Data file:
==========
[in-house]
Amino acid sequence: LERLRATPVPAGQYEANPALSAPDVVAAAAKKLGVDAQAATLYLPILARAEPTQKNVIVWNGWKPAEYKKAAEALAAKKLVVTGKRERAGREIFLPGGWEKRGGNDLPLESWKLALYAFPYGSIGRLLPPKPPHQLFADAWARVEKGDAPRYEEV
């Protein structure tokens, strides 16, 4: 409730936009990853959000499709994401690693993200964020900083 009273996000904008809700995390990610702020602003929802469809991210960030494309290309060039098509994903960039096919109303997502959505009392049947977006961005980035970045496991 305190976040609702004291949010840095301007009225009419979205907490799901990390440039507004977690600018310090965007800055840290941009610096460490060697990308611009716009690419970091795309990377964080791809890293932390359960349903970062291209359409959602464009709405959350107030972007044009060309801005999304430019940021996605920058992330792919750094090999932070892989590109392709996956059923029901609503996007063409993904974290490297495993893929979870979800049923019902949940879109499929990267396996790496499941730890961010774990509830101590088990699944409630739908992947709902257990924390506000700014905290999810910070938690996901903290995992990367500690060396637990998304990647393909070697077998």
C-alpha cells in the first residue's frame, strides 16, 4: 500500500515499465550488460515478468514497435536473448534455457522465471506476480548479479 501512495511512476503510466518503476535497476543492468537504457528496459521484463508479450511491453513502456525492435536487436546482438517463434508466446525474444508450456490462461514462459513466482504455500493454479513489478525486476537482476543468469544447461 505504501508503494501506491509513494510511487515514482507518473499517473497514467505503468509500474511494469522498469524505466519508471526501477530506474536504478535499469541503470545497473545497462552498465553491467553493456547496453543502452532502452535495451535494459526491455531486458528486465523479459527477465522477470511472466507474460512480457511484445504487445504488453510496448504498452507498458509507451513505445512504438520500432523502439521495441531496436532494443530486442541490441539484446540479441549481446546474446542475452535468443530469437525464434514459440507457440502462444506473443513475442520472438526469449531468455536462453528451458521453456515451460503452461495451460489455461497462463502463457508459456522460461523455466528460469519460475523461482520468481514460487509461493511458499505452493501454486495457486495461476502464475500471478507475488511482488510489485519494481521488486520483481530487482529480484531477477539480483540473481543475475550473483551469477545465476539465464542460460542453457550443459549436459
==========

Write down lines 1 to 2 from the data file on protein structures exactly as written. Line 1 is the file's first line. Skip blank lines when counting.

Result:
[in-house]
Amino acid sequence: LERLRATPVPAGQYEANPALSAPDVVAAAAKKLGVDAQAATLYLPILARAEPTQKNVIVWNGWKPAEYKKAAEALAAKKLVVTGKRERAGREIFLPGGWEKRGGNDLPLESWKLALYAFPYGSIGRLLPPKPPHQLFADAWARVEKGDAPRYEEV